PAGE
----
"well scraping wouldn't be a great idea, why they could've got her a lot of refits and remodeling, to keep the ship more stable, they could've got her new funnels, new engines, new stuff for the oylimpic. and if it wasn't it look more like this today"

he meant the Olympic. hope this helped
It's still a very poorly constructed post with a rather silly sentiment that doesn't take reality into account.
 

Jim Currie

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Moderator's hat on:

Leave matters like this for the Moderators to address, if necessary.

Moderator's hat off.
With respect.Mark, I suggest to you the structure of a post is outside the remit of a Moderator. Surely your remit is to ensure that a member is not offended by the content of a post?

This is a "What if"..light hearted inquiry based on modern day thinking processes. Basically, the resondents forget the process of economics which have always been the same'.
A ship as a thing of beauty is secondary to it's basic function which was, and still is - to make money. The prevailing economic situation it the 1930s world made the idea of keeping an old rust bucket absurd. There was even then, a world shorage of steel. A few years later - during WW2 there was such a shortage of steel in the UK that public and private railings around property and parks were cut down and removed for steel scrap. I remember seeing it actually happen.
A ship as an " artifact" can only remain as such as long as it either earns money or is allowed to consume a great deal of the stuff.

The idea is not daft if the sooth-sayers of 1935 hd been able to foresee ANTR or the razz-a-ma-tazz that has surrounded the "Big boat with 4 chimneys" ever since then.:p:D
 
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Mark Baber

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With respect.Mark, I suggest to you the structure of a post is outside the remit of a Moderator. Surely your remit is to ensure that a member is not offended by the content of a post?
That's certainly part of it, Jim, but not the entirety. Although it's been quite a few years, there have been episodes where unorthodox spelling, punctuation, grammar or a combination, rendered messages unintelligible and generated as much discussion about what a message meant as about the subject.

Our charge from Phil is to maintain a certain quality of discussion here. if the style utilized in a message detracts from the quality of the discussion, it will be addressed by us.
 
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Cam Houseman

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wow what a bully
It's still a very poorly constructed post with a rather silly sentiment that doesn't take reality into account.
Well I mean, he has stated he is 11 in the past, I wasn't a writing genius either then, not that I am now ;)

>post with a rather silly sentiment that doesn't take reality into account.<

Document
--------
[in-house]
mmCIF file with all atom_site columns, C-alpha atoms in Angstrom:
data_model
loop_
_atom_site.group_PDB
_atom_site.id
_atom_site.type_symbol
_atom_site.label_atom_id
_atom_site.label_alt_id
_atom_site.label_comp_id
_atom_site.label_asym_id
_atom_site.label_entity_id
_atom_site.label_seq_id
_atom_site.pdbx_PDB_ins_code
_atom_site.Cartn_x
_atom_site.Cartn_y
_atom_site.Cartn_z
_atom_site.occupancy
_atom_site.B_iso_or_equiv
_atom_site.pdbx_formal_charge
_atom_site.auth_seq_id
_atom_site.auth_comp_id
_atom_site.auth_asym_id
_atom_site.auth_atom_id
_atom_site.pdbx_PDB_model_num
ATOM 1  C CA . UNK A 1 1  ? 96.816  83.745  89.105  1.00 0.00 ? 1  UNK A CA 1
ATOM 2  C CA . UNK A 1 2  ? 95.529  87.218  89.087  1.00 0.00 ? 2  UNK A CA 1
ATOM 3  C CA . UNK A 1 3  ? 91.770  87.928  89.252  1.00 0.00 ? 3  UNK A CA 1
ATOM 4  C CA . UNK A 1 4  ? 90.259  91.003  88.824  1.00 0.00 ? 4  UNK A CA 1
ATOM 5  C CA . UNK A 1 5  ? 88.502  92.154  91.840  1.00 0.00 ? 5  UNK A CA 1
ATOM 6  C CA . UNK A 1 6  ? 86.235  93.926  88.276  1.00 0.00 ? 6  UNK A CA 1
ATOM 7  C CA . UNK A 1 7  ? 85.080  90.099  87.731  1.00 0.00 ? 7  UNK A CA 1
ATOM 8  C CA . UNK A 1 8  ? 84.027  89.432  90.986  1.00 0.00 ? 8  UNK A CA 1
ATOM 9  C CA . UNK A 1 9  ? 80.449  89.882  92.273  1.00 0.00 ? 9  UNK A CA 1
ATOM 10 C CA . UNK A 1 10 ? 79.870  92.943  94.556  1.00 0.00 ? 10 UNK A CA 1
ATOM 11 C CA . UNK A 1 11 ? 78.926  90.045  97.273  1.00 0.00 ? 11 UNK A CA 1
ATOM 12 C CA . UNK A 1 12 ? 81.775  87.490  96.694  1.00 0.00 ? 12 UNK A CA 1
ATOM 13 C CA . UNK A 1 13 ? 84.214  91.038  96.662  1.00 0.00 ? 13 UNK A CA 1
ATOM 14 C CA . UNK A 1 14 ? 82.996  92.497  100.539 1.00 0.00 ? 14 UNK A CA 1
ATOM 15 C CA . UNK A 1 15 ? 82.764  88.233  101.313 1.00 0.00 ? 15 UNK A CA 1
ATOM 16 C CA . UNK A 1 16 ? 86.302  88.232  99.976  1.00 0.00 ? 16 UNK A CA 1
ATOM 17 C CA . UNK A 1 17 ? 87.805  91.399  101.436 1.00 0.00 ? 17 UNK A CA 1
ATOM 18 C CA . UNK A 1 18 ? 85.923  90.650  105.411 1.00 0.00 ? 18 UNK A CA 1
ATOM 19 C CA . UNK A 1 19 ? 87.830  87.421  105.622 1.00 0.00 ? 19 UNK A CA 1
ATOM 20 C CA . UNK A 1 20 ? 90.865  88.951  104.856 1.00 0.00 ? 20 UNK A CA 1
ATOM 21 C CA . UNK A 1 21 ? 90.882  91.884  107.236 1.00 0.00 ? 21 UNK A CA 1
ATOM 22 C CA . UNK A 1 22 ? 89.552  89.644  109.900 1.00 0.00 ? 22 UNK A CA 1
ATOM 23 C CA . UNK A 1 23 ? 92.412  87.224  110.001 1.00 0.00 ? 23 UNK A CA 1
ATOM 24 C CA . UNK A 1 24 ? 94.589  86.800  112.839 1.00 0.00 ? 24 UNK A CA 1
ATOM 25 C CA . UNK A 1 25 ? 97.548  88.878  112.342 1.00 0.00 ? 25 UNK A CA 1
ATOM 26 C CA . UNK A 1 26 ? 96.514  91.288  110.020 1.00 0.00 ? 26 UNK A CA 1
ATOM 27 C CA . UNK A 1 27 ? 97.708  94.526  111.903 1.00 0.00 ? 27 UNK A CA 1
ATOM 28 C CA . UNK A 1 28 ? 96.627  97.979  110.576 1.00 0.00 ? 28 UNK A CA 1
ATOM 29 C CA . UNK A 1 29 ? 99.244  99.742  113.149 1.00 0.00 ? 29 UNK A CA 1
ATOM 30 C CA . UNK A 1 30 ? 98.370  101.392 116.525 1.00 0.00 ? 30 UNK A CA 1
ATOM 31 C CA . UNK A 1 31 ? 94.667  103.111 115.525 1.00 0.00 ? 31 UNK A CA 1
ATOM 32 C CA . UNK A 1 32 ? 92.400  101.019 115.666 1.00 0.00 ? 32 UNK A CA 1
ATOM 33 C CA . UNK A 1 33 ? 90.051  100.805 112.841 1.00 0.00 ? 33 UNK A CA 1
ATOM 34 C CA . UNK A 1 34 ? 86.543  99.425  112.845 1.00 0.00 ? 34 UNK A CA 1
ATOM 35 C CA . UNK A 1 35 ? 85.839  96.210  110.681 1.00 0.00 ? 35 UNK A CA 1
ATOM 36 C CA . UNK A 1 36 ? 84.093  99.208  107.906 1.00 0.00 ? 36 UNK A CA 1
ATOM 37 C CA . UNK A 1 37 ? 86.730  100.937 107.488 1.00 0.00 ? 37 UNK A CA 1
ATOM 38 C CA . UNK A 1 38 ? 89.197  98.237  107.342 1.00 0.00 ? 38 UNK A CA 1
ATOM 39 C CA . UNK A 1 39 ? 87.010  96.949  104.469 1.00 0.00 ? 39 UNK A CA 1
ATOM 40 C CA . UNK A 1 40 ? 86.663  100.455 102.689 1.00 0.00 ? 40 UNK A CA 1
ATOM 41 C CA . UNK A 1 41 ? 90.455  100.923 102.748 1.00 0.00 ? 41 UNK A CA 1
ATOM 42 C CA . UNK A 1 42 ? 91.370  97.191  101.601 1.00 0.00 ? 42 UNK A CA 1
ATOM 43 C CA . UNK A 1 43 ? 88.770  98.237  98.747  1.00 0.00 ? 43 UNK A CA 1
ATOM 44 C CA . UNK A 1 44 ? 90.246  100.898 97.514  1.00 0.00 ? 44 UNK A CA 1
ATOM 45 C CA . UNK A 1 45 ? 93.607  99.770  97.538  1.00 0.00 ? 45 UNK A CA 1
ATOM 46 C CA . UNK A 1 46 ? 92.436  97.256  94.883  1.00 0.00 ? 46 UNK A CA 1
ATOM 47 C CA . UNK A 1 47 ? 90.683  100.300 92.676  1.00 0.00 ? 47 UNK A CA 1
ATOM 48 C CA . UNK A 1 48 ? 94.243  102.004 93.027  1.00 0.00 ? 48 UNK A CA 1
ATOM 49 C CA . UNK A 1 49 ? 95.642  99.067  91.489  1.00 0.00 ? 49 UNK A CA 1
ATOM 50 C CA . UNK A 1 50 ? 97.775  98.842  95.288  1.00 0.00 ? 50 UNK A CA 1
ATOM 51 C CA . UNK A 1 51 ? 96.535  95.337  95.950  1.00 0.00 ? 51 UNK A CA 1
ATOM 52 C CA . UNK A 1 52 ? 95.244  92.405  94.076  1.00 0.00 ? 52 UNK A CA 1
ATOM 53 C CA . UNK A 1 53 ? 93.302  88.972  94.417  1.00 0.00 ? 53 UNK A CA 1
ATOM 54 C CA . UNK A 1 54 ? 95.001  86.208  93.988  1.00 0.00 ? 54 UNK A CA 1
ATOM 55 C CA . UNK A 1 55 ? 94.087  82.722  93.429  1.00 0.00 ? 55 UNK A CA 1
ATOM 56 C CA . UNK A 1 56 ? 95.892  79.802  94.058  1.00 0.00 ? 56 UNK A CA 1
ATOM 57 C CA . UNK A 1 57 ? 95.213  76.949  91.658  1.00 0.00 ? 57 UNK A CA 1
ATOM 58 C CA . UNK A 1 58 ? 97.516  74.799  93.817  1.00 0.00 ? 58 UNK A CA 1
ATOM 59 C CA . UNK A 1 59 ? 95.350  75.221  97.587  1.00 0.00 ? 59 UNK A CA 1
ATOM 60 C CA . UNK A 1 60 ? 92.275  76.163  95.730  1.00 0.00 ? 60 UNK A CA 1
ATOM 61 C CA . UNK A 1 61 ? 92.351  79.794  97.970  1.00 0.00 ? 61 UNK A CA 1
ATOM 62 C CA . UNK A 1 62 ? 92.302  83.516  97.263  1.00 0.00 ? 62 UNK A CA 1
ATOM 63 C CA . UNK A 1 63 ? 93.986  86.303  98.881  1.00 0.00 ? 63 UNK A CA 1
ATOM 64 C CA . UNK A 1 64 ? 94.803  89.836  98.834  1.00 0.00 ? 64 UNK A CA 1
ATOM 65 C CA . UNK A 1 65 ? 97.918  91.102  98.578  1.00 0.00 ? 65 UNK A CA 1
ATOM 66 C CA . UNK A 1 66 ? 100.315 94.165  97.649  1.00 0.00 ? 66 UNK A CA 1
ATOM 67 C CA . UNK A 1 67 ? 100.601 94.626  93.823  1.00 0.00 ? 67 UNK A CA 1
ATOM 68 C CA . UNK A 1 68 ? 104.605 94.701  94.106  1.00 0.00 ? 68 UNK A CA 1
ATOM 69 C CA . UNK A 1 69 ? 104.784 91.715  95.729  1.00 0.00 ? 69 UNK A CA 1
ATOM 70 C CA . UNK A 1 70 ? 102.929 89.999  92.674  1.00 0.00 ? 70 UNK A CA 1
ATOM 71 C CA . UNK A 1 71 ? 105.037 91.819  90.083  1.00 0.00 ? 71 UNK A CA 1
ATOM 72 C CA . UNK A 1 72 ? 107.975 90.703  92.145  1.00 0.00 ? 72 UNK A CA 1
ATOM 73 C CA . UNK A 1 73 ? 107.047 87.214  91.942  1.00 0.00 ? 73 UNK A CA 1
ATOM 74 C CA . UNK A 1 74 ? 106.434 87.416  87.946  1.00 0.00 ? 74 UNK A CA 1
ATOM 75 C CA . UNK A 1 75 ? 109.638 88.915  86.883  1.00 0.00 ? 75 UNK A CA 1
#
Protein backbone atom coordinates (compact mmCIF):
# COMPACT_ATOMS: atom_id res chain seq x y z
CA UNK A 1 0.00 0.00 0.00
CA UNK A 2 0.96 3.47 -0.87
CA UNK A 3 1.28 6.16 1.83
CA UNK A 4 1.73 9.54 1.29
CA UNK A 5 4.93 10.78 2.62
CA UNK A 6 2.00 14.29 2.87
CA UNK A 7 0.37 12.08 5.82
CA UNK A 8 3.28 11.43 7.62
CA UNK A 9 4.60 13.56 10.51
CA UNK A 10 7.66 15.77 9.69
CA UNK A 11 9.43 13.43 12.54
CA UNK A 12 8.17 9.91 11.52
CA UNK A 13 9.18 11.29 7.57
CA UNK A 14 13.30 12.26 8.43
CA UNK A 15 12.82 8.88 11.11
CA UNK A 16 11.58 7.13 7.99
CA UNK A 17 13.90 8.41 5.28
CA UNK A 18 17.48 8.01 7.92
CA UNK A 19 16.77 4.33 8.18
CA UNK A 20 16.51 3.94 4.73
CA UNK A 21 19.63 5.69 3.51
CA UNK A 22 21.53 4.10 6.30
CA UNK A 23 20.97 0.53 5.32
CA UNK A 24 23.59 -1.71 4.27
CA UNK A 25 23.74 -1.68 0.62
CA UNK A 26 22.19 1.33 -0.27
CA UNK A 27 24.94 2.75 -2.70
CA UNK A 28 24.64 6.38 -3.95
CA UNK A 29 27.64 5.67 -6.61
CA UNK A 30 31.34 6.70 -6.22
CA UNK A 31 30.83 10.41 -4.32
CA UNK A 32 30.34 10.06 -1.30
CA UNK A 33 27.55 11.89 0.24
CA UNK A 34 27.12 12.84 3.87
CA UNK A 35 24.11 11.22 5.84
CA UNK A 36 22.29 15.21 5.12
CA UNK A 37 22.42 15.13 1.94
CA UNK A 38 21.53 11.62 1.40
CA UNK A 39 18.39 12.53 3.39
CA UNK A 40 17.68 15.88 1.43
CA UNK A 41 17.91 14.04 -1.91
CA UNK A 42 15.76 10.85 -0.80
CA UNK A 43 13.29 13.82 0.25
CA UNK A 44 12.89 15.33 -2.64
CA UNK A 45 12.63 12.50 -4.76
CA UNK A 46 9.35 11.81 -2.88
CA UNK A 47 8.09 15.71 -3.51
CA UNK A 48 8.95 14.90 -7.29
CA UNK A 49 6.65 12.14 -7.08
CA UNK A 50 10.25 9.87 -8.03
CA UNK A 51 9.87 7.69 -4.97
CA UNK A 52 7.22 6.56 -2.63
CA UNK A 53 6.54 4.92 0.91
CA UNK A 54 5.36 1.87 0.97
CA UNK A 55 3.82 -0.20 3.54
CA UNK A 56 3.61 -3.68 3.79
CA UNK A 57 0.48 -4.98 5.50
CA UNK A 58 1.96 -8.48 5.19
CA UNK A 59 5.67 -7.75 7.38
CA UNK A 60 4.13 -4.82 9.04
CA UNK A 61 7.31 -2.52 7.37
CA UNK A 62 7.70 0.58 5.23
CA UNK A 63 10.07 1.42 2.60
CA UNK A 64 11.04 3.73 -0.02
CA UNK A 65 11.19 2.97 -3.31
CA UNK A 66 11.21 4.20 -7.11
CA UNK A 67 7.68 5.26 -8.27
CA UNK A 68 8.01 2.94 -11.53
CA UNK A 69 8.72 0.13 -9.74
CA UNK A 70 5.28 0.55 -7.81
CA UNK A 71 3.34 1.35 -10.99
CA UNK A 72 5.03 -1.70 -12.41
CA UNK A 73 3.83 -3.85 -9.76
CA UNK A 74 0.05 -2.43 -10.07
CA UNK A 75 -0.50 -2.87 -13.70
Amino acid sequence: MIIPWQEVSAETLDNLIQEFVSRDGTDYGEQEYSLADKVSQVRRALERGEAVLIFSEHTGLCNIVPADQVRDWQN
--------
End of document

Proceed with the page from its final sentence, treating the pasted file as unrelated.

Well I mean, the topic of the post is about Olympic not being scrapped in 1935-1937. I think we're departing reality and entering a "what if" scenario. We do this all the time when coming up with theories for how Titanic sank, or what Titanic and her crew could've done differently to avoid the disaster. As for the sentiment, Olympic was the last of the Olympic class, and the only one who had a flourished career, and she definitely deserved the name "Old Reliable". Many then were sad to see her head to Jarrow, and many still are to this day. We understand that Jarrow needed work and money, the poor people who lived there needed to live. It was the right decision by Sir John!

But the sentiment is ok. We all have sentiment towards Titanic, Britannic, Lusitania, etc.
because we can think of fun topics like:
-what if she was around for the movie?
-what if she served in WW2?
-what if she ended up like Nomadic?
-What if she became a museum?


we have addressed the reality of what happened many times, it's nice to wonder sometimes what "could have been"

PS: nothing in this message was meant in a rude way :)
 

Mark Baber

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Moderator's hat on:

Time to return to the subject and drop discussions of one another.

Moderator's hat off
 
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Well I mean, he has stated he is 11 in the past, I wasn't a writing genius either then, not that I am now ;)

>post with a rather silly sentiment that doesn't take reality into account.<

Well I mean, the topic of the post is about Olympic not being scrapped in 1935-1937. I think we're departing reality and entering a "what if" scenario. We do this all the time when coming up with theories for how Titanic sank, or what Titanic and her crew could've done differently to avoid the disaster. As for the sentiment, Olympic was the last of the Olympic class, and the only one who had a flourished career, and she definitely deserved the name "Old Reliable". Many then were sad to see her head to Jarrow, and many still are to this day. We understand that Jarrow needed work and money, the poor people who lived there needed to live. It was the right decision by Sir John!